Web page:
I am, by any measure, a terrible, awful, mother. Read any advice book, any glossy brochure in the doctor's waiting room, and they will tell you – I suck at being a mum.
I have three boys aged three and under, Charlie and his 17-month-old identical twin baby brothers Tommy and Henry.
They rarely (OK, never) wear hats outside, I am flat out getting pants on Charlie in the morning. I tried hats and they kept taking them off so I slap on sunscreen now instead. When it's a hot day I strip them off naked and let them roam about our (private) back garden, naked as the day they were born. No rash vests, no neck-to-knee suits, no waterproof nappies for the paddling pool, just full on commando.
As the summer has progressed Charlie's long limbs have browned up like a berry, even though his skin has never gone red in the sun. The twins have a healthy glow and no nappy rash and there's no accident a garden hose and a shovel full of sand from the sandpit can't fix.
I don't watch them like a hawk when they play outside, or inside. With the three of them that's almost impossible, and they never go far. The twins are happy as pigs in mud (quite literally, there is often mud involved) as they crawl around the garden, eating flowers and dirt and getting wedged under the lemon tree or curling up in the cat run for a nap.
Charlie can spend hours bouncing on his trampoline, unfettered by clothes, often joined by his brothers. I zip them in and leave them to it, watering the garden or weeding while they jump and flop about. It probably breaks all the trampoline safety rules they can fit on a laminated card but my boys squeal in delight and I lost that card anyway so who cares.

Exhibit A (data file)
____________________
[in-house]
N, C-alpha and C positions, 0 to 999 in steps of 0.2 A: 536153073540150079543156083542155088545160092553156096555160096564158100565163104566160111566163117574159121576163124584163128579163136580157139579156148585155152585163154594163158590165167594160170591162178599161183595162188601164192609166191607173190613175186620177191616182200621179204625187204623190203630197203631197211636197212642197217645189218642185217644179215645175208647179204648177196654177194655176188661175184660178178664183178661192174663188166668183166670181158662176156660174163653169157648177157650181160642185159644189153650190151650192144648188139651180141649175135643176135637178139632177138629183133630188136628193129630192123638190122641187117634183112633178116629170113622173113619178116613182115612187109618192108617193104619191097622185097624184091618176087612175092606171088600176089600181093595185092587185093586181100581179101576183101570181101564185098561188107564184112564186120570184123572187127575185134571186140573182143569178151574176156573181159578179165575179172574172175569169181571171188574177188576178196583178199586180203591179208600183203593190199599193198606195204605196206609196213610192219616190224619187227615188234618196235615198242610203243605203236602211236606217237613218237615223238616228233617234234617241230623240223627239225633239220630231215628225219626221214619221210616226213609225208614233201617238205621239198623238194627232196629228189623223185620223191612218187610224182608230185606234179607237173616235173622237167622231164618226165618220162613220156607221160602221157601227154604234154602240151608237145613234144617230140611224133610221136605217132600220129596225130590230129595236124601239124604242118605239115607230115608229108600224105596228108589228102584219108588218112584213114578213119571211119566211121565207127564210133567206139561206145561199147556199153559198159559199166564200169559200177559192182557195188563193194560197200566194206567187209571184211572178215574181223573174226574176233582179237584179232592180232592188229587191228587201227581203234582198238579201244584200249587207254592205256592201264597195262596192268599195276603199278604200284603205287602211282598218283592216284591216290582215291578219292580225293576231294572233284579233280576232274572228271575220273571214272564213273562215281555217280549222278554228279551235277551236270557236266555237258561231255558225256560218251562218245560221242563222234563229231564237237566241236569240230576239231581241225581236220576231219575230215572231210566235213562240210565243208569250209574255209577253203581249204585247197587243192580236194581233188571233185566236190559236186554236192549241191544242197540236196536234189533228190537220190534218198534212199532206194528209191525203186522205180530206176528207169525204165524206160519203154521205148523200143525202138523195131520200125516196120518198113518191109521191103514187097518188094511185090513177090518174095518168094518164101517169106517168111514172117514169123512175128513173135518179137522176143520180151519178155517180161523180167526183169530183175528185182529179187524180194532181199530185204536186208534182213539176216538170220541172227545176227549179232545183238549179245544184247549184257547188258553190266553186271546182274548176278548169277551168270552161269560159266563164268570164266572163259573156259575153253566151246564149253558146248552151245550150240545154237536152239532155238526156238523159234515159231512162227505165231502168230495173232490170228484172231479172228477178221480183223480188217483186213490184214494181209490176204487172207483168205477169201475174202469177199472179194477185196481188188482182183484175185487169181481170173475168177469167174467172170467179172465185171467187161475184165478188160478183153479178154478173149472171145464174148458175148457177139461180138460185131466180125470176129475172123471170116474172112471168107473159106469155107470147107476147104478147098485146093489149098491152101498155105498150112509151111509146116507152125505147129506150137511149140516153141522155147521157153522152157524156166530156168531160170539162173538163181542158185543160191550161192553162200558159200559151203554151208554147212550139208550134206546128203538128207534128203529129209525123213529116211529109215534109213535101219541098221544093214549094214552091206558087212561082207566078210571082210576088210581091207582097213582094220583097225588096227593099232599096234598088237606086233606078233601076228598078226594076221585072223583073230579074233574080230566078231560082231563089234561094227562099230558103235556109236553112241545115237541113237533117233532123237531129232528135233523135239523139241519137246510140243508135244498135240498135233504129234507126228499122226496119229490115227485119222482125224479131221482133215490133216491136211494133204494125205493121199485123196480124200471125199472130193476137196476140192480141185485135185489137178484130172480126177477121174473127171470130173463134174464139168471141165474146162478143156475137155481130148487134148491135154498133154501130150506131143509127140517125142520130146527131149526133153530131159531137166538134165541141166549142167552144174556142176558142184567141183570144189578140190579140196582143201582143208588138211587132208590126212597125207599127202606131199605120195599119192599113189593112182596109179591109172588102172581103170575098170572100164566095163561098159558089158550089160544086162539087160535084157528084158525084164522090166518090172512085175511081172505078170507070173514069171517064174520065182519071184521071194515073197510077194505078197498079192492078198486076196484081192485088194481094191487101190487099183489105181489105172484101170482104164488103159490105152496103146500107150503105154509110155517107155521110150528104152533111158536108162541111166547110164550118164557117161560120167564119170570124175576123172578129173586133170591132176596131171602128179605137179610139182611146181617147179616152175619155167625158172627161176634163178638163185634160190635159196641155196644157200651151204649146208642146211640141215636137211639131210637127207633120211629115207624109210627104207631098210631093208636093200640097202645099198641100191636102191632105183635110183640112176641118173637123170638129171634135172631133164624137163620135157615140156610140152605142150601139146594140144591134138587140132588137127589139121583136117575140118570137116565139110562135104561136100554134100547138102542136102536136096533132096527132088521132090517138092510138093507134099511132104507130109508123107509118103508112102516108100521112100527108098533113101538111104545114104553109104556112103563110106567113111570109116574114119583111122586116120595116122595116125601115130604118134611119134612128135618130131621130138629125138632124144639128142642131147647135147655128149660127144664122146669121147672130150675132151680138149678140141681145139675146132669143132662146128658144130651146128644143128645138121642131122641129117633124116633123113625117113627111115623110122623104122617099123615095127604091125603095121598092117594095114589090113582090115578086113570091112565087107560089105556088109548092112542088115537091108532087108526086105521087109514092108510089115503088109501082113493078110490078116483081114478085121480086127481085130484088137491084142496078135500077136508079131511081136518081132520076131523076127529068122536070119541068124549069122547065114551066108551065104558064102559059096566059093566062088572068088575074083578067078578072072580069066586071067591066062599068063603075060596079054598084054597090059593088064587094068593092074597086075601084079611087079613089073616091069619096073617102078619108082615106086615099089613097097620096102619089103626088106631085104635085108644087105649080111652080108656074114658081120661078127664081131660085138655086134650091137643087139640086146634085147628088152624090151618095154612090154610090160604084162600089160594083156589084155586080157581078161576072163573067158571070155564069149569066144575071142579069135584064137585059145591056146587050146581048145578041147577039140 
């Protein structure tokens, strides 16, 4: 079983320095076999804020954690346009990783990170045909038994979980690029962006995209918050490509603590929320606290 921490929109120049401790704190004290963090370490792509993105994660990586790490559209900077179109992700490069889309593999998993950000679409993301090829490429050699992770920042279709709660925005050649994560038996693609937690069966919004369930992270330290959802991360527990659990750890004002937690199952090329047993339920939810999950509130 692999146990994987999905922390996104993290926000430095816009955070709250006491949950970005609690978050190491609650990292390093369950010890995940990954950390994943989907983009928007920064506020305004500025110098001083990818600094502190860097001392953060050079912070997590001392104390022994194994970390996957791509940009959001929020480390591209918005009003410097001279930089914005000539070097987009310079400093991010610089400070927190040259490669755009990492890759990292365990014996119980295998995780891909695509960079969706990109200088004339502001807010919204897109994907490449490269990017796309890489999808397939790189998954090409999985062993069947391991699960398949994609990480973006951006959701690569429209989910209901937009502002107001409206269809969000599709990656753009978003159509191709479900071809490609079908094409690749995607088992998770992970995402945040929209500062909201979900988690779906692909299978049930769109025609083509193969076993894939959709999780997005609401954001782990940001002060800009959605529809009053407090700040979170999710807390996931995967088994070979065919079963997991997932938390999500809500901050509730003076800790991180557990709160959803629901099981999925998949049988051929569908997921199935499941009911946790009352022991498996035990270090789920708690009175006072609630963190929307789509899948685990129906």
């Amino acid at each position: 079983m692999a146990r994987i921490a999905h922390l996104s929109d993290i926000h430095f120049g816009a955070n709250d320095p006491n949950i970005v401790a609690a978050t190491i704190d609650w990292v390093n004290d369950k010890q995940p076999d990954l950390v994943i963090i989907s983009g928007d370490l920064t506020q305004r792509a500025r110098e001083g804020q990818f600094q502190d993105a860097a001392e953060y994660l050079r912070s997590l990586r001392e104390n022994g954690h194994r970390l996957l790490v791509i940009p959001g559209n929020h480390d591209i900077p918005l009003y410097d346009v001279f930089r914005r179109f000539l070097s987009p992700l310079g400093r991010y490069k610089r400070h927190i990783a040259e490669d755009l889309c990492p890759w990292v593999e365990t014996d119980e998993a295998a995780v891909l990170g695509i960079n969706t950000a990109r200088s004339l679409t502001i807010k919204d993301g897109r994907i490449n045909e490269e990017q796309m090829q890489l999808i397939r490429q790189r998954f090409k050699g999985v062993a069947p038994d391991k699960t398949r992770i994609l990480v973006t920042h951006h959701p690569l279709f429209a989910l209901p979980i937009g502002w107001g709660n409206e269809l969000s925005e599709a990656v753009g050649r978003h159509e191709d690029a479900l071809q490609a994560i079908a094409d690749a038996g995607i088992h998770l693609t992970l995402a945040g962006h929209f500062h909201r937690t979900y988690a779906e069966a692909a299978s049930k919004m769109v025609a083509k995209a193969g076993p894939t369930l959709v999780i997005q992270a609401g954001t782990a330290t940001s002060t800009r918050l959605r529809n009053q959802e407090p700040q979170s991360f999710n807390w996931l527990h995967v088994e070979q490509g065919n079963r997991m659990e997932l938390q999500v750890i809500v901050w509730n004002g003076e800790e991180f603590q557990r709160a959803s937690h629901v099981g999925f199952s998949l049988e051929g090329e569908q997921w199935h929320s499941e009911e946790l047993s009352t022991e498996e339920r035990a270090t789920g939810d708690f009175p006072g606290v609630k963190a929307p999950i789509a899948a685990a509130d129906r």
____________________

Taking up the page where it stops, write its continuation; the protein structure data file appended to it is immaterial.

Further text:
When they want a change of scenery I throw all three in a red tin wagon and walk them up and down the street. No helmets or padded seatbelts or harnesses. I am sure if they wanted to they could stand up and launch themselves onto the asphalt but they don't. Why would they when they are having an absolute ball and causing traffic chaos by people slowing down to look at them.
The TV is on all day so they can always wander (or crawl) back inside to chill out. Tractor DVDs are popular, Sesame Street too. I don't give a stuff about how much or little screen time or TV time kids should or shouldn't have. If it means peace and quiet and it stops three little boys having absolute meltdowns then it goes on. Same with the iPad. If Charlie needs a bit of space, or if mummy needs 10 minutes to feed to babies in peace, then it's YouTube and the wonderful world of Blippi or some odd animation of Spiderman driving Lightning McQueen while being chased on foot by the Incredible Hulk. Charlie's also a bookworm and can hold down a conversation better than a lot of adults I've met, so the experts who say all this rots their brains can bugger off, it's just not true.
I don't worry about how much junk food they do or don't eat. Kids are kids, they are always going to love chocolate. I don't give them juice because they are happy enough drinking water and milk but for God's sake don't ever feel guilty about giving your kid a chocolate biscuit or three before 10am or after dinner.
Yes I use chocolate to bribe them into doing something I want, yes I always say "one last one" and then give them another two minutes later, and yes I've probably spoiled their appetite for dinner now and then. But Charlie devours fruit and cheese sandwiches and tuna pasta and the twins literally eat everything put in front of them, from sauteed broad beans and leeks to chilli and chicken to sauteed fruit. None are overweight or have bad teeth but all are ridiculously happy and well fed and actually enjoy eating.
And so, I beg of you, let kids be kids. Be a 'bad' mother every now and again. Stop worrying, take their clothes off when it's hot, feed them chocolate, let more than one child on the trampoline at a time and relax. It's OK if you don't do everything by the rules, you will be OK, and more importantly your children will be OK.
There are so many rules these days that if you followed them all, did everything the books and experts told you to do and don't do, that you wouldn't have any time left to do the most important thing of all – be a parent.